One of the best assessment methodologies is often considered to be the situational judgement test (SJT), since there is strong academic evidence showing that situational judgement tests demonstrate lower adverse impact and greater predictive validity than other assessment methodologies for recruitment.

 

Add in the fact that SJTs can be readily delivered online, and this becomes an attractive proposition. Combine this solution with the advances made by the strengths-based assessment and recruitment methods that we have pioneered at Capp over recent years, and you have a compelling solution to the modern recruiter’s most pressing challenges.

 

The assessment of strengths identifies the performance and energy that will differentiate a high performer in role. Strengths assessments are about finding out not just who can do the job (what a competency-based approach might show), but who can do and will love to do the job (the distinctive essence of strengths-based recruitment).

 

It is this combination of doing something well and loving doing it that delivers the many benefits we see for individuals and organisations from strengths-based recruitment.

 

By taking the best of SJTs and strengths assessment, and marrying them in the Capp Situational Strengths Test, we have solved many of the most pressing problems for recruiters. The Situational Strengths Test delivers a compelling online volume sift solution that differentiates the best talent from the rest, at the same time as helping candidates to really understand what the role is about and whether they are suited to it and the organisation.

 

In future blogs, we will explore in more detail how the Situational Strengths Test works, as well as delving deeper into the benefits that it delivers for candidate experience, together with the business-critical outcomes for organisations.

 

In the meantime, visit our Situational Strengths Test site to learn more about the Situational Strengths Test and how it could help you solve your recruitment problems.

 

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The Ten Challenges of Modern Recruitment

Posted by: Alex Linley & Celine Jacques

 

Speak to almost any recruiter, and you’ll quickly gain a picture of the recurrent challenges they face in their role, and how difficult these challenges can make their job for them.

 

Across our many recruitment clients at Capp, we have identified the 10 recurrent challenges that recruiters face:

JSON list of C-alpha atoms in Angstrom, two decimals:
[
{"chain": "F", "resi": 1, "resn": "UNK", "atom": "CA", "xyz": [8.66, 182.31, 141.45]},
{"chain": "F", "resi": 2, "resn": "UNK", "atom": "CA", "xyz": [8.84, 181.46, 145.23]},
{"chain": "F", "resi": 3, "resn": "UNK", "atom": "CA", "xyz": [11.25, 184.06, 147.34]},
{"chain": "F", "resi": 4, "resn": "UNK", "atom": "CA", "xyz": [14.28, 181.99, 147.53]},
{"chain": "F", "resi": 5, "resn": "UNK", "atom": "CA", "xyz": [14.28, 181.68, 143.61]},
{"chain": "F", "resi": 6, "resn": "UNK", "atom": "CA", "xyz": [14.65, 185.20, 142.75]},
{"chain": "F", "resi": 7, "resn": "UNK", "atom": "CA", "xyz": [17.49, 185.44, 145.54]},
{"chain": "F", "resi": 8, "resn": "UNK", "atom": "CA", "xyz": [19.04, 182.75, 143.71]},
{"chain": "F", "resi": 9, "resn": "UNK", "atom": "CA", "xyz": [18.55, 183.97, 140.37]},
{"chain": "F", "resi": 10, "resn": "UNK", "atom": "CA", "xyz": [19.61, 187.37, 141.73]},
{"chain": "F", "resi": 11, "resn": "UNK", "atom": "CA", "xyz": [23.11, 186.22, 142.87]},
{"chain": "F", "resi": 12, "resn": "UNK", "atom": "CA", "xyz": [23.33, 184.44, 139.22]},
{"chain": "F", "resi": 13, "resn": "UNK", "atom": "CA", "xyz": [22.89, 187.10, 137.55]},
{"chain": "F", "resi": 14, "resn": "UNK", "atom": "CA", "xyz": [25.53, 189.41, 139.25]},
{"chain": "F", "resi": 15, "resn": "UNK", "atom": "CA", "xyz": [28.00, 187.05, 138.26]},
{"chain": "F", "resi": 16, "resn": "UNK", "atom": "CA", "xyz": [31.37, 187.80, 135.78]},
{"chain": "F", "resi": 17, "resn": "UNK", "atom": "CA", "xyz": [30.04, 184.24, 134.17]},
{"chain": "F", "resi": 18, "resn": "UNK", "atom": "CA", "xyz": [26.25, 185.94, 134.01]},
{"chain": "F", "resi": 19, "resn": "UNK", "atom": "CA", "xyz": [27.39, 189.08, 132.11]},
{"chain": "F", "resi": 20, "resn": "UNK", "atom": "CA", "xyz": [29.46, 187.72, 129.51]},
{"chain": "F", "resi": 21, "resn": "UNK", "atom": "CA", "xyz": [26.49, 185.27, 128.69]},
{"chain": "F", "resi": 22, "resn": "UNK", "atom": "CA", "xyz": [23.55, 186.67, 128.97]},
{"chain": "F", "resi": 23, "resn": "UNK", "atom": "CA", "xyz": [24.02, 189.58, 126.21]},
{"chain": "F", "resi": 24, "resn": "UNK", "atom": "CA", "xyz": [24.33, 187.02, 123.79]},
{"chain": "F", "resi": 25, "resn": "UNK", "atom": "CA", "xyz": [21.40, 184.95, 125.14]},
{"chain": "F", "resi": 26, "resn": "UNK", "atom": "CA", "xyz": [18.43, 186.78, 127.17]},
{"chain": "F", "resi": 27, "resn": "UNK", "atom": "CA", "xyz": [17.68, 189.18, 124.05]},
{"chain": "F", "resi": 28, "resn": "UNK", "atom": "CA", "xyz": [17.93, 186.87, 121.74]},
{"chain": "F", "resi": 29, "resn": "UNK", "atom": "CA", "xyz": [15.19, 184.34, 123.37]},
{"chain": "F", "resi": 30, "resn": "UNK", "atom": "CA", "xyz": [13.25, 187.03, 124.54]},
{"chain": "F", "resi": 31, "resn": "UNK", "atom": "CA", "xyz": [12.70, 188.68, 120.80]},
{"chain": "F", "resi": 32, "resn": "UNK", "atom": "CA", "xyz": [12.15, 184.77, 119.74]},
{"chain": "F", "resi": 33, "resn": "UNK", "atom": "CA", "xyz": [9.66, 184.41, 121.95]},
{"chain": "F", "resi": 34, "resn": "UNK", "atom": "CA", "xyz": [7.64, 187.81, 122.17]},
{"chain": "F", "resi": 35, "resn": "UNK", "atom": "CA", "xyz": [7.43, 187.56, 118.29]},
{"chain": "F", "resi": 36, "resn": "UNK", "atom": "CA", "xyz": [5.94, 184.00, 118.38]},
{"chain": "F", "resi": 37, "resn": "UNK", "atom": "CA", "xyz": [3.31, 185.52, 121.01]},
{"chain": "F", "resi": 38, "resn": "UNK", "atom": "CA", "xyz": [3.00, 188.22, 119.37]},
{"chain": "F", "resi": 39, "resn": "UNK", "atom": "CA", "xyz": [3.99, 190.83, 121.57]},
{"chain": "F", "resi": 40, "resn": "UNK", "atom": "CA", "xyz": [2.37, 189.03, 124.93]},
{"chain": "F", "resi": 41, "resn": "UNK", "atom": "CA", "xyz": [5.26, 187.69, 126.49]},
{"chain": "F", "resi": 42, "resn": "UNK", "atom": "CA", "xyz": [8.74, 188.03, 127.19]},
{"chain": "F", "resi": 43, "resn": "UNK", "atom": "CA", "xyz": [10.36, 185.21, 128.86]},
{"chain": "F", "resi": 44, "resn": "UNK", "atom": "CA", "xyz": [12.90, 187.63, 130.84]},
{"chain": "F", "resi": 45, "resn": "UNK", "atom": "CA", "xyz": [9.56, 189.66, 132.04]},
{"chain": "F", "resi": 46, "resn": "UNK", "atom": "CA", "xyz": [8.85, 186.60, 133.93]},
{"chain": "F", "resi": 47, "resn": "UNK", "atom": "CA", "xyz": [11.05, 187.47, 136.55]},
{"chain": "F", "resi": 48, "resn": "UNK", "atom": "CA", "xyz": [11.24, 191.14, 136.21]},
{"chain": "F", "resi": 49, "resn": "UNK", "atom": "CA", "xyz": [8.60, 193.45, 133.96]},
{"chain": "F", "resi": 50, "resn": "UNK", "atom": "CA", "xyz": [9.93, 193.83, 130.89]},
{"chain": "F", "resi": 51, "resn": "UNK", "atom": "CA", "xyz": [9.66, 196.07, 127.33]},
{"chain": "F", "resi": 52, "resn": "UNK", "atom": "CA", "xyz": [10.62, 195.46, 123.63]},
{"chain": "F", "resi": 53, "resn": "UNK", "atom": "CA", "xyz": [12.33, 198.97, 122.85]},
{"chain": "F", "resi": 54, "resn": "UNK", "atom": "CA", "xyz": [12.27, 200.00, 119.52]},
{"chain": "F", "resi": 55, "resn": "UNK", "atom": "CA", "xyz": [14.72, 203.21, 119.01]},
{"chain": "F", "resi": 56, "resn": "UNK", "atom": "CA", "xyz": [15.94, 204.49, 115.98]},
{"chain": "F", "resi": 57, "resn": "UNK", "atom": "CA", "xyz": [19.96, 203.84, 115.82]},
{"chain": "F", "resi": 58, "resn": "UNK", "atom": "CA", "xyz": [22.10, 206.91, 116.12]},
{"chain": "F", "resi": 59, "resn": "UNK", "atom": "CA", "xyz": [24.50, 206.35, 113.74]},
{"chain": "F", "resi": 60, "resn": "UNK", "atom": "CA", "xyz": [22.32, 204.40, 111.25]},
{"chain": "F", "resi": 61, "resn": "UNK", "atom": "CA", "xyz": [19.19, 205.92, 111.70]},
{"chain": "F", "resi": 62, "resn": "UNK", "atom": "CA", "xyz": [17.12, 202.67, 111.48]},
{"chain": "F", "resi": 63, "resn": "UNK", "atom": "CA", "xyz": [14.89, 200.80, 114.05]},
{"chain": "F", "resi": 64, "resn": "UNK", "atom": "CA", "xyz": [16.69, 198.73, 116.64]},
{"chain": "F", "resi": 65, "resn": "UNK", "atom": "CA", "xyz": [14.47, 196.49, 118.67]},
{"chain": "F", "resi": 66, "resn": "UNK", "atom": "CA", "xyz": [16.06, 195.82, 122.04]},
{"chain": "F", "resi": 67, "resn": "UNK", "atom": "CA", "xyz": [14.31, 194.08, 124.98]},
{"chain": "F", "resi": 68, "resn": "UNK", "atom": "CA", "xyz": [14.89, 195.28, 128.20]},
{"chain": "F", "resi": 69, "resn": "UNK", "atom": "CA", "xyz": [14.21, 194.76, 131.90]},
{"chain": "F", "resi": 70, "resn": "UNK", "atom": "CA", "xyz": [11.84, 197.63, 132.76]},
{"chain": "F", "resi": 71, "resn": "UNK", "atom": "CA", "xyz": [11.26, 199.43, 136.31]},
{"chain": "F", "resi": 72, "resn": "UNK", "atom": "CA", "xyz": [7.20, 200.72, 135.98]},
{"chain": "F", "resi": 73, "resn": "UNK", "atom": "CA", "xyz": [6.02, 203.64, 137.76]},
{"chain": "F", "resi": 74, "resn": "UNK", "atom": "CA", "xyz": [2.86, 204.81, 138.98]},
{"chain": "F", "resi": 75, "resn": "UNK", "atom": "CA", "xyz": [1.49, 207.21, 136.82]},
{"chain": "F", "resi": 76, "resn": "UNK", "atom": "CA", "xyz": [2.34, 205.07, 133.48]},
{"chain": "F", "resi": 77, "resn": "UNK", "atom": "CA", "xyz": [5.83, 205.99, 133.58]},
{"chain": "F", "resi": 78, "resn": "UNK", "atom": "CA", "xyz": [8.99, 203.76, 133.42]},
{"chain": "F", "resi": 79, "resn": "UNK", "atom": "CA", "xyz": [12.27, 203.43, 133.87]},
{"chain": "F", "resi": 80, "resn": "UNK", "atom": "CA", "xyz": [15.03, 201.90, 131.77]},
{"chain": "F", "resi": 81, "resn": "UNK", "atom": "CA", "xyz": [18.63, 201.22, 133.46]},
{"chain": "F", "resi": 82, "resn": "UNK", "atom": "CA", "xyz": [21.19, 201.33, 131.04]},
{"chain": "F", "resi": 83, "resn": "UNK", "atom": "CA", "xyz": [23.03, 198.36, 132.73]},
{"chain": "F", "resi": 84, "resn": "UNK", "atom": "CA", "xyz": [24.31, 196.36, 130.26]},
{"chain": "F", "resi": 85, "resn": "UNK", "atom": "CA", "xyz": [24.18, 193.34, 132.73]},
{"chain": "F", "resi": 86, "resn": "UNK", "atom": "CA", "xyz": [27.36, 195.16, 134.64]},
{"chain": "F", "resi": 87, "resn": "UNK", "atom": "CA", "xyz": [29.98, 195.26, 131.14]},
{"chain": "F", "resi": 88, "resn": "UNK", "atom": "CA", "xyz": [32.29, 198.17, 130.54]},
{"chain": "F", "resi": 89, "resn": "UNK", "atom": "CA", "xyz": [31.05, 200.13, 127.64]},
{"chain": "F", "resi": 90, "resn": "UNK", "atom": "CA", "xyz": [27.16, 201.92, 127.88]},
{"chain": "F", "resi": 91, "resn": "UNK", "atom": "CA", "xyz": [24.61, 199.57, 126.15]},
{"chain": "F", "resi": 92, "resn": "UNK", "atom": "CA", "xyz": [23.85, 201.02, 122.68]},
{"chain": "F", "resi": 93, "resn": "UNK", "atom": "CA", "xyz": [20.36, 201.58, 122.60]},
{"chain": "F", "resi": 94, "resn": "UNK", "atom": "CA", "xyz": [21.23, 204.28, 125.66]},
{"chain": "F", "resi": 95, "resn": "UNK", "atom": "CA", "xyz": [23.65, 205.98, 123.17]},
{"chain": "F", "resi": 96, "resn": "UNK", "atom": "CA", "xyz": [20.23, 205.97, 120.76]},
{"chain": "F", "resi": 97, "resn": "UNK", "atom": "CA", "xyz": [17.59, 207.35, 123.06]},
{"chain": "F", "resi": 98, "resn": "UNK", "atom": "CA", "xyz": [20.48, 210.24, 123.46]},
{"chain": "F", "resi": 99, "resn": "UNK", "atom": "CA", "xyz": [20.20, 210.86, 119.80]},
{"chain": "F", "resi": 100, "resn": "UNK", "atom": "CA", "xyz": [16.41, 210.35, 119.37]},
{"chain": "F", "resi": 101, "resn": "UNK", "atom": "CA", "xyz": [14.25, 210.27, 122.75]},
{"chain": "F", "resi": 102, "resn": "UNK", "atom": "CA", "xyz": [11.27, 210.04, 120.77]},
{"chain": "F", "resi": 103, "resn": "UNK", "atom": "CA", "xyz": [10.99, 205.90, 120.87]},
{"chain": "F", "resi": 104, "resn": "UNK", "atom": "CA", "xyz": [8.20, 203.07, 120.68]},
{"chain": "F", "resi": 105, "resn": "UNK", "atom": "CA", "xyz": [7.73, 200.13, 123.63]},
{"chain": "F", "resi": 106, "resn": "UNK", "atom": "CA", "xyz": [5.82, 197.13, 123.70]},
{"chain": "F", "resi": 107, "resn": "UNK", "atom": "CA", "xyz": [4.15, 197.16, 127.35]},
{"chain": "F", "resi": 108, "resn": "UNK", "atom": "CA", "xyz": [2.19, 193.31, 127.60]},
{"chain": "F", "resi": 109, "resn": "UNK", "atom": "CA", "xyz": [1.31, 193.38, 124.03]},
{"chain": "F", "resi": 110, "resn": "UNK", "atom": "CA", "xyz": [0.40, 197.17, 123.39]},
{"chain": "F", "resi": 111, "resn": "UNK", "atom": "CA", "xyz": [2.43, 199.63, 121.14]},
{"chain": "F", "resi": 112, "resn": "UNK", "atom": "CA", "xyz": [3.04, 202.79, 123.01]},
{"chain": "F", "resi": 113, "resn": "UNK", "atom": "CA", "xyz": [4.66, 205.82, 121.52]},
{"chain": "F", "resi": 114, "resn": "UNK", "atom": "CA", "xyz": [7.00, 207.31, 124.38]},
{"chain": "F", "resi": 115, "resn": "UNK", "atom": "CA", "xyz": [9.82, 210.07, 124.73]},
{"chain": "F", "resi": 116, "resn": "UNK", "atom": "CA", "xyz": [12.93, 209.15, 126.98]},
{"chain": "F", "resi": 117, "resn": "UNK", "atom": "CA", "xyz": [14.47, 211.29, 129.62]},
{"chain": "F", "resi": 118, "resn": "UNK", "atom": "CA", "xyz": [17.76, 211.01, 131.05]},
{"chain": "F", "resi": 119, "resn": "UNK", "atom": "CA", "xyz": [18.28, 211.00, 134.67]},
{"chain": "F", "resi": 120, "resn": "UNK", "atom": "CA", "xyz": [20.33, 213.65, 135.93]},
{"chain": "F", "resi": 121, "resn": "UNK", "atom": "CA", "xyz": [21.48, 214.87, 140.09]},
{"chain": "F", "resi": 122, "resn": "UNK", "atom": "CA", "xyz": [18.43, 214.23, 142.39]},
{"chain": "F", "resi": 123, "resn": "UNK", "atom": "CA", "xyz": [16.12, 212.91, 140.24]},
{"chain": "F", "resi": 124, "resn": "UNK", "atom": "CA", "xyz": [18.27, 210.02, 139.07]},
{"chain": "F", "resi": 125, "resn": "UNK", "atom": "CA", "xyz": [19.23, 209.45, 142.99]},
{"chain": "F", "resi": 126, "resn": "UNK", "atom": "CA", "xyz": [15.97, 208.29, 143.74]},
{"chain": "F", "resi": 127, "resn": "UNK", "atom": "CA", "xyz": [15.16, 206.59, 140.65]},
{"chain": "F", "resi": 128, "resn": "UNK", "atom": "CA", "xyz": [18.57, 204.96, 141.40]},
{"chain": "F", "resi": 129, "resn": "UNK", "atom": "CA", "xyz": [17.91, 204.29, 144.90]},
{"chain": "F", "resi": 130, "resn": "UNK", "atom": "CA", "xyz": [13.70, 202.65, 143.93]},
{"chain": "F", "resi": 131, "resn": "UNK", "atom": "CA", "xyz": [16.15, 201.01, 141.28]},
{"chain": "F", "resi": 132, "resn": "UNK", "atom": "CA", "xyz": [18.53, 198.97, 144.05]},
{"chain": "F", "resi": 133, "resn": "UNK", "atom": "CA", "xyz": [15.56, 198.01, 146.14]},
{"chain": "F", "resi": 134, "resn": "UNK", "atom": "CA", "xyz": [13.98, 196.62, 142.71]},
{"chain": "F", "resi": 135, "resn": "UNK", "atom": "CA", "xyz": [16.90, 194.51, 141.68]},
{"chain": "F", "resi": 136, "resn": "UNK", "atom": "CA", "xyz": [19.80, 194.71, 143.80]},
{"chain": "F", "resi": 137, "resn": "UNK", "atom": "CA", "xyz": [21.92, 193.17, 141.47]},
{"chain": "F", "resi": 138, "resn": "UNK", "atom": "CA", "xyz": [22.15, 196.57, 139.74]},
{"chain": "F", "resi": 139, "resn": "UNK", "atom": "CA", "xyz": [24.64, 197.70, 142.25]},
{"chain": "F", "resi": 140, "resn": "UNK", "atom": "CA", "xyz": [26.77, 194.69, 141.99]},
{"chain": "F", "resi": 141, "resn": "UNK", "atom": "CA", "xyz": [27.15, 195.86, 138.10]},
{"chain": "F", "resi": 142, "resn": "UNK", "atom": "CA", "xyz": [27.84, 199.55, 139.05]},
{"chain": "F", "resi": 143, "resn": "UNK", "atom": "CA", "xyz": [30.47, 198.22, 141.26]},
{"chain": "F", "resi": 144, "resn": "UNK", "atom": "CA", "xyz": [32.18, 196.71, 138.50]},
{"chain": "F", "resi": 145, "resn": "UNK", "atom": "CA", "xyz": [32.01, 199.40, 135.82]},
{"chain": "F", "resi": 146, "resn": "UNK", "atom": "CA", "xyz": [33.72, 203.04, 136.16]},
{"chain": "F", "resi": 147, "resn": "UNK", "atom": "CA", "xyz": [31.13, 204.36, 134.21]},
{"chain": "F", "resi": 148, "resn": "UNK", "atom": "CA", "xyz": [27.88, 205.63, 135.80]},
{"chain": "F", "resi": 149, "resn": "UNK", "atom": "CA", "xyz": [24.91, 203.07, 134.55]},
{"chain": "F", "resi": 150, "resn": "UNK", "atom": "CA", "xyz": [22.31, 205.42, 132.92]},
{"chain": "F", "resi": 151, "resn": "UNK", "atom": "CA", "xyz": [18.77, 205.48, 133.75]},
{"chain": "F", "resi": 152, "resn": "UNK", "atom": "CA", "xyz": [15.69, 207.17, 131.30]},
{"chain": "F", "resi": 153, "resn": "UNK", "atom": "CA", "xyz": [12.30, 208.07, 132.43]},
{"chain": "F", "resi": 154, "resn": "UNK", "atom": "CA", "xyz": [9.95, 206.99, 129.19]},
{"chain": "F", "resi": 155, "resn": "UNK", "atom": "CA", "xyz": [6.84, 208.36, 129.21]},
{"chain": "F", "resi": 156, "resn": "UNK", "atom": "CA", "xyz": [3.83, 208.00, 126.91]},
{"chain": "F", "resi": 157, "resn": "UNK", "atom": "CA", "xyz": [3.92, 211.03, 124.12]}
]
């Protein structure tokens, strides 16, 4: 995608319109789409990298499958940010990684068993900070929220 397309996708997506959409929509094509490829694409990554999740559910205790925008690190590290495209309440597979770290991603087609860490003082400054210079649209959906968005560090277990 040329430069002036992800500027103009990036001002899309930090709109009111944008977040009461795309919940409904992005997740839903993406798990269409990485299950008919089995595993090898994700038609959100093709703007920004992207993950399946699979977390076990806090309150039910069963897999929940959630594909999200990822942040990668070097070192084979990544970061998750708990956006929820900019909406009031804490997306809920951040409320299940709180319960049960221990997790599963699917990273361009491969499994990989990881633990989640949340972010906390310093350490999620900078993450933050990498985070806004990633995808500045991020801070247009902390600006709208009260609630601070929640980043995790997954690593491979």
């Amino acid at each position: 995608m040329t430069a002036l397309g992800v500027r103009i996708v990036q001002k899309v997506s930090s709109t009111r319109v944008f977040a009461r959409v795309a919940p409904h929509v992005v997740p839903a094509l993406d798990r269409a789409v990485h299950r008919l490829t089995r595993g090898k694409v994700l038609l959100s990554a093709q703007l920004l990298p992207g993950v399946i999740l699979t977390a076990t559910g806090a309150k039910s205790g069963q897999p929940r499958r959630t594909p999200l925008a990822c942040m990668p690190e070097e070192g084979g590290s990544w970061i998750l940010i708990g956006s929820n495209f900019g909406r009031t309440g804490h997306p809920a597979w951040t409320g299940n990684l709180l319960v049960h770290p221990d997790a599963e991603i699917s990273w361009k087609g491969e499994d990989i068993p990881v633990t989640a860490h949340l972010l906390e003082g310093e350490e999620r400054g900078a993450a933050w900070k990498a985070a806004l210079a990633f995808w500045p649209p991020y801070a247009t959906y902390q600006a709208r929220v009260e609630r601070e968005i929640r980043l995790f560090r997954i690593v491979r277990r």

1. “Gis’ a job, mister, any job”: For almost any organisation, and for graduate recruiters in particular, unease around the prospects of the economy means that more and more people are applying for any role they see advertised, rather than being more targeted and specific in their approach. The result is a volume problem for selection.

 

2. Candidate volume: More candidates than ever seem to be applying for the reduced number of roles available. Differentiating the best from the rest becomes ever harder and more resource-intensive as a result.

 

3. The war for talent: You might think, given the state of the economy, that the war for talent was over, and organisations had won. You couldn’t be more wrong. The best candidates know their worth, and expect hiring managers to convince them of why they should join – starting right from the organisation’s attraction and selection campaigns.

 

4. Here today, there tomorrow: Where once organisations might have recruited for a specific role, increasingly now they have to recruit people who will be able to adapt as fast as they do. The result is that you no longer have to just be a fit for the role, but also fit for the future.

 

5. More global and more ‘future leader’: For many organisations, this fit for the future means more global and more ‘future leader’, adding yet another lens to what organisations want in their new people.

 

6. “A great example of that was when…”: One of the major drawbacks of the prevalence of competency-based approaches is that candidates are so often well-rehearsed rather than well-prepared, making it difficult for recruiters to see behind the polish to the person they would really be hiring.

 

7. The curse of WikiJobs: This challenge is made all the more virulent through the ubiquity of WikiJobs, especially in the graduate recruitment arena, where candidates have been known to share interview questions and model answers within minutes of them first being asked in a live interview or assessment centre.

 

8. “You’re all the same to me”: Not only do candidates look and sound alike, but so do the selection methods and approaches used to recruit them. Competency-based recruitment was a big step forward from the intelligence testing (if anything) that we had before, but after 30 years and almost every organisation using them, the differentiation of competency-based interviews has passed.

 

9. Employer brand and being a ‘good rejecter’: When you’re in the volume recruitment game – whether you intended to be or not (see #1 and #2 above) – it’s all the more important to be seen as a ‘good rejecter’, since by definition, you’ll be saying ‘no’ to a lot more people than you say ‘yes’ to. Depending on your business, some or all of these people could well be current or potential future clients.